When we set about reforming our courts and tribunals, one of our aims was to move away from complex paper-based systems to more straightforward digital ones.
We have come a long way since then by making justice more convenient and efficient, with people now able to apply for a civil money claim online at any time of the day, and less than 1% of online divorce applications rejected (down from 40% in the paper process) because of mistakes on the form.
We have progressed from this to start exploring how video links can help make using the justice system easier. Last year, HM Courts & Tribunals Service (HMCTS) tested the first ever fully-video hearings in England and Wales. I made clear after these initial tests that we would continue to carefully develop and evaluate the technology, to make video hearings a success and, since then, we have started small scale testing in the civil and family courts and are already hearing positive feedback.
Fully video-hearings are hearings where the judge and all parties join by video, rather than one party appearing by video-link. They aren’t suitable for every case but have significant potential to make things easier for those who are vulnerable or require extra support.
The response during the tax tribunal pilots was encouraging and one mother who had recently given birth, was grateful that she did not face the added inconvenience of travelling to court at an already stressful time. While initial signs were positive and users reported high levels of satisfaction, it was clear there was still work to be done, however, and so we studied the evaluation to understand how we could learn from completed studies before rolling them out further.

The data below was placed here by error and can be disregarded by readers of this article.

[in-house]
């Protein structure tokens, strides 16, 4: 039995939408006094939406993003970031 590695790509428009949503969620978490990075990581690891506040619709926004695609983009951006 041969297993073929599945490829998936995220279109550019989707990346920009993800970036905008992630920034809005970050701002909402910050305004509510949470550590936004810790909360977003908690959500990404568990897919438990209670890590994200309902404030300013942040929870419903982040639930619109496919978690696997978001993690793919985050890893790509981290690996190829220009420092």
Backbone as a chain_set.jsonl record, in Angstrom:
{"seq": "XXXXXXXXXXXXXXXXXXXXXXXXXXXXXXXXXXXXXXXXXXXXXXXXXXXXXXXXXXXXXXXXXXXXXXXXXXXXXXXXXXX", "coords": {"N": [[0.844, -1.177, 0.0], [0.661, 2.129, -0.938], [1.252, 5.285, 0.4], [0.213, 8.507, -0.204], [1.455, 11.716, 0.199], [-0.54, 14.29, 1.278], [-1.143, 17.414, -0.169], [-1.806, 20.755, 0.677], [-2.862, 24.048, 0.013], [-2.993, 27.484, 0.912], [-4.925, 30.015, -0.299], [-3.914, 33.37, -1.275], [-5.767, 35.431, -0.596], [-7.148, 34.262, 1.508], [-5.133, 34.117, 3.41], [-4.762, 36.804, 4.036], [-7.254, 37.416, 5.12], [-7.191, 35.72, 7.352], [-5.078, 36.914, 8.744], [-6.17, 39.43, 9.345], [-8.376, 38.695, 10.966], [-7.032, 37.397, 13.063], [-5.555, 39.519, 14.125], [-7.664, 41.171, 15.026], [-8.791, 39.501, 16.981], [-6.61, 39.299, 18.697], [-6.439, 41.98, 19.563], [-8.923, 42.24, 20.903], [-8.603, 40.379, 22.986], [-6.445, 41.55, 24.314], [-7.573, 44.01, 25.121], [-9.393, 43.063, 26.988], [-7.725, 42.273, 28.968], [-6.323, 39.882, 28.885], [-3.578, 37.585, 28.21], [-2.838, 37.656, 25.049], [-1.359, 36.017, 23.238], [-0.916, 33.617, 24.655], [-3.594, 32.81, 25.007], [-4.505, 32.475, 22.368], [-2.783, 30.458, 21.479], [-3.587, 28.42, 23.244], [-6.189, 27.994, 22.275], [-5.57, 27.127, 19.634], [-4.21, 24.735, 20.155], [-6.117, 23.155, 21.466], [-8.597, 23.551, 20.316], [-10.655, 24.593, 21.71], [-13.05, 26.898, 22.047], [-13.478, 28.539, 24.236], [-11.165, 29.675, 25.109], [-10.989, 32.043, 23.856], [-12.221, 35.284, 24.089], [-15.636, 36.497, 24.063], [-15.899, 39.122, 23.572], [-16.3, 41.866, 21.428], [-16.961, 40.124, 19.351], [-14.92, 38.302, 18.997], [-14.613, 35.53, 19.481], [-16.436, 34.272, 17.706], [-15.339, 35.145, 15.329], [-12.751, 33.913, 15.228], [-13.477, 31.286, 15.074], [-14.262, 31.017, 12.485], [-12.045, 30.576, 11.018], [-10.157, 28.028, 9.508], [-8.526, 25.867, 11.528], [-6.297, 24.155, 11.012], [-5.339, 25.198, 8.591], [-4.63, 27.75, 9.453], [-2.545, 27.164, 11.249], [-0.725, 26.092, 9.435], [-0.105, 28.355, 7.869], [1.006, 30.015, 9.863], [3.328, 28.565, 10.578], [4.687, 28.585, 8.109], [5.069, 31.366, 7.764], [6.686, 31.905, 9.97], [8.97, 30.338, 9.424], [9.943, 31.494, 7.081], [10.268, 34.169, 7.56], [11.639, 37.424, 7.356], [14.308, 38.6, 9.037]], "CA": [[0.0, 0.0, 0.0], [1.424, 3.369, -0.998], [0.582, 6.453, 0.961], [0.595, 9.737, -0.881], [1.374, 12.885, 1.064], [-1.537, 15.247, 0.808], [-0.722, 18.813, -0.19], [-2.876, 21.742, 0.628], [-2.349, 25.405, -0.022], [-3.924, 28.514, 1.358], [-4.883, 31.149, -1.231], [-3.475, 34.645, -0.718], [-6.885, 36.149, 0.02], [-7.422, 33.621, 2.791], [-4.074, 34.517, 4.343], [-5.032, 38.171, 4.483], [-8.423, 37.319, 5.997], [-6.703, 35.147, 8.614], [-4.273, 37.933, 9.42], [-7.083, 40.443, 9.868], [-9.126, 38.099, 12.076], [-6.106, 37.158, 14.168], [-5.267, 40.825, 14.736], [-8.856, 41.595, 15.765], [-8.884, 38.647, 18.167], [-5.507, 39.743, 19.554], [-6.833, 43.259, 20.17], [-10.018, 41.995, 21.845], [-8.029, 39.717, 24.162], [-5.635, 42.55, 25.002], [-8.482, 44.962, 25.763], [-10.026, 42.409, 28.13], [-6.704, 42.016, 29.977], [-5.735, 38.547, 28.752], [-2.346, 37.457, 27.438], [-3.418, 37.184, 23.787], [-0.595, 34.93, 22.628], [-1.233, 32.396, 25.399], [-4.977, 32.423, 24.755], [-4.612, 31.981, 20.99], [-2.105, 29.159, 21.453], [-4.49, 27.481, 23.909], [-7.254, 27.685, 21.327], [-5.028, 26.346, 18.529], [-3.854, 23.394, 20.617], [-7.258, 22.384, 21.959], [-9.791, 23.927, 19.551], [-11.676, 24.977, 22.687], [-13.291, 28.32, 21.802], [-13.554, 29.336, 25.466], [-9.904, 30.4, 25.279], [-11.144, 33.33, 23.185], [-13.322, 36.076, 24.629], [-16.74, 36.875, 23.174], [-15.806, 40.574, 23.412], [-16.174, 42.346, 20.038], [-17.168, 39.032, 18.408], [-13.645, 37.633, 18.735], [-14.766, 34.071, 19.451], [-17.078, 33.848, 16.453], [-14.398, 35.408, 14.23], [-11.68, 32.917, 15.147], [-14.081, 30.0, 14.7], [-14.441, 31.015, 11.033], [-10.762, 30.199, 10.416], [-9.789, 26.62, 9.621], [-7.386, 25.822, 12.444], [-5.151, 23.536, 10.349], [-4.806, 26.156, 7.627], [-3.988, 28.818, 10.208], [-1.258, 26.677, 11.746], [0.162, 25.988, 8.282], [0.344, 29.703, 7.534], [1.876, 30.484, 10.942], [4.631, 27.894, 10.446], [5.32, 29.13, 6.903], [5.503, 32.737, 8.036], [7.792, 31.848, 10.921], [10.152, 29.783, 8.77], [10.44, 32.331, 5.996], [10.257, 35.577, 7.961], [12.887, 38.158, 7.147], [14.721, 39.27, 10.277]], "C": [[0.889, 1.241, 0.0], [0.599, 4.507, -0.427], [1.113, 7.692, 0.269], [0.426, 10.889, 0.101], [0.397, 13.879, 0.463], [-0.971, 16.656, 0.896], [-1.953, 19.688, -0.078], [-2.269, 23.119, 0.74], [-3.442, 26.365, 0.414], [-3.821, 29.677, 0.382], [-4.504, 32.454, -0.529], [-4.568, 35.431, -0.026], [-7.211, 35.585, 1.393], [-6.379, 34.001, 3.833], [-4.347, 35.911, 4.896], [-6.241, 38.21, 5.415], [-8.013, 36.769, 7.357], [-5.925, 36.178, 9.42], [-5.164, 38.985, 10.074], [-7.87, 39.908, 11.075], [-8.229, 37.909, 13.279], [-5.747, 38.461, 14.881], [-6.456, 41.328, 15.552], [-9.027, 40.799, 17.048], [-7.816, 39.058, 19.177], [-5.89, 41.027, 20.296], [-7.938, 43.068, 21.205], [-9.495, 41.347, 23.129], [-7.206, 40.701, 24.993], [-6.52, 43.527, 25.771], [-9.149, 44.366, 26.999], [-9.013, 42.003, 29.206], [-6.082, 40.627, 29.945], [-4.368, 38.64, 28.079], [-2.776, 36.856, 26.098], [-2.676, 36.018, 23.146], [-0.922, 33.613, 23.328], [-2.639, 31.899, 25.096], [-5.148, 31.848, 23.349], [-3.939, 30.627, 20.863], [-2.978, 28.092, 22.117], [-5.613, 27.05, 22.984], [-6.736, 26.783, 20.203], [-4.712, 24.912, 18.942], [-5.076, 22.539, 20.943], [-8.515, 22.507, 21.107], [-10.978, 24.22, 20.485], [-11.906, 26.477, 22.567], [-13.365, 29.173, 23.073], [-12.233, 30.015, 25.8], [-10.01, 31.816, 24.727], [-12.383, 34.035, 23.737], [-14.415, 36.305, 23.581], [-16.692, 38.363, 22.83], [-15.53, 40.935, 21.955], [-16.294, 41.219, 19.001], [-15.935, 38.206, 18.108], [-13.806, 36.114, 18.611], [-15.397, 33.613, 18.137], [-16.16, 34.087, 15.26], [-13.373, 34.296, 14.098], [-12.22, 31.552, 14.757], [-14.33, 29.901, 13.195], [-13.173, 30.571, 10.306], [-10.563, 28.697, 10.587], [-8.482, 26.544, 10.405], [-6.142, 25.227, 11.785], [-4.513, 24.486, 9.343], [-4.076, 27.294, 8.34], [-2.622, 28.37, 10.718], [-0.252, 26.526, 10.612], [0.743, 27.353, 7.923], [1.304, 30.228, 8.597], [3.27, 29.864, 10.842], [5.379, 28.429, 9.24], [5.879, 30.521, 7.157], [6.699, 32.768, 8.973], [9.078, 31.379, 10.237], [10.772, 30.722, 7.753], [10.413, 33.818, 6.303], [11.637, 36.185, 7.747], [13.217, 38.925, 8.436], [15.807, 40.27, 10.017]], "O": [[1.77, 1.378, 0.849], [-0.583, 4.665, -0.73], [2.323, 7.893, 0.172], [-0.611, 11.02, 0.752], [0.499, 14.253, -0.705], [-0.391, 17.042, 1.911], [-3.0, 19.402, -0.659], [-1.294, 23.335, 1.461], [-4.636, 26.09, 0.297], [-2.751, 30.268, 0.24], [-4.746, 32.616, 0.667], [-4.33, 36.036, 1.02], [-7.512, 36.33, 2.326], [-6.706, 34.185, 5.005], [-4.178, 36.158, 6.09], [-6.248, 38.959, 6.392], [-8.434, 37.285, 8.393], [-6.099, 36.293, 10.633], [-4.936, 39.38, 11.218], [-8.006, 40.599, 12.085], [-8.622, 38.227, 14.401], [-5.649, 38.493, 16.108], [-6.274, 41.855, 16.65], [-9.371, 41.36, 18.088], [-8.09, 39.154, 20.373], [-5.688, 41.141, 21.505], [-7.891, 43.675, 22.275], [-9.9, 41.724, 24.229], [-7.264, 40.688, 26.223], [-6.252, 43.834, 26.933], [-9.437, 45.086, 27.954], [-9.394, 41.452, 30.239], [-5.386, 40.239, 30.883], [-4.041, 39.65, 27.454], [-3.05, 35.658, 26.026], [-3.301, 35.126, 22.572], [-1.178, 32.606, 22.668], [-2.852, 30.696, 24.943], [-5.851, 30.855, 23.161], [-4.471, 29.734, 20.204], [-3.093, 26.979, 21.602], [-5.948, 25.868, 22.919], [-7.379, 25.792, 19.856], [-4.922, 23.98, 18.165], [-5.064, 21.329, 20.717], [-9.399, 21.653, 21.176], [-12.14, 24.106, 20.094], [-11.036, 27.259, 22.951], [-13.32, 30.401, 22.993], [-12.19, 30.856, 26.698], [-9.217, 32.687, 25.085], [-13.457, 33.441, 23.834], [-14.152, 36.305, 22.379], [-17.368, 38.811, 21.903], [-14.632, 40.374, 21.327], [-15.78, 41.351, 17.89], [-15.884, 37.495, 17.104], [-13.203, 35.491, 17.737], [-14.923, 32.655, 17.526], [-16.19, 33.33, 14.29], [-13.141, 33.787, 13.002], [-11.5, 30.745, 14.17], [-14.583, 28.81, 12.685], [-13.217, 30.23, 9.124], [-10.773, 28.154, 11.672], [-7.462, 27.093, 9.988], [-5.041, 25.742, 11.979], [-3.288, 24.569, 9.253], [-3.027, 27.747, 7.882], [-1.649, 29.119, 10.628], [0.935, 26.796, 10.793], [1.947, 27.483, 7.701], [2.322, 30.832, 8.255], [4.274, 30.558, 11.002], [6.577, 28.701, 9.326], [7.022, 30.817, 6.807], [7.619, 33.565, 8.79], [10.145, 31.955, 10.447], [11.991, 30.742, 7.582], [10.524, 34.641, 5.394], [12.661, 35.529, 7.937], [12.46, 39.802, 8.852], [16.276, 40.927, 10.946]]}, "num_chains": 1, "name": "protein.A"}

Our current tests are showing that video technology is being used successfully in injunctions sought by victims of domestic abuse. Six women have already used fully-video hearings to apply for an injunction. These vulnerable claimants were able to appear before the court using a video link from a computer in their solicitors’ office, avoiding the inconvenience of travelling to court at an already stressful time.
During the hearing, all parties can still see and hear each other; the only difference is they are not in the same room.
It may sound like a small change, but for the people in this situation, it can make a huge difference and I am proud that our justice system is supporting people at one of the most difficult times in their lives.
This is part of our £1 billion reform programme, to ensure the justice system works for everybody, including those who are vulnerable. As part of reform we are piloting extended operating hours so people can fit court appearances around their busy lives and offering assisted digital services for people who struggle to use new digital systems. For the legal profession, we need to ensure these systems work for you too and that is why we are progressing cautiously and continuing to evaluate.
It is also why our fully-video hearing testing is small scale. Two firms in Greater Manchester are taking part – setting up a dedicated space in their offices from which solicitor and client can appear by video before a judge – but the early feedback is strong. The solicitors involved have been supportive with increased use of video hearings reducing the need to travel to court and giving them more time in their day.
Of course, I understand that there are concerns around fully video-hearings for some types of cases and that is why we are continuing to engage with the judiciary and legal professionals. It is for the judiciary to decide whether a hearing is suitable for a fully-video hearing and we have been clear that, for example, in Crown court trials there will always be a need for a physical court room. Furthermore, HMCTS is committed to publishing independent evaluations of all fully video hearings pilots.
Justice must be seen to be done and hearings conducted using fully-video technology will be open to the media and public, as they are now. A working group with media representatives has been ongoing for some time now, and I know this is one area they are discussing.
I’m proud of the work done so far and am looking forward to carefully monitoring progress as we continue with our ambitious reform programme, and test fully-video hearings more widely.
Lucy Frazer QC MP is solicitor general. She contributed this article in her previous role as under secretary of state at the Ministry of Justice.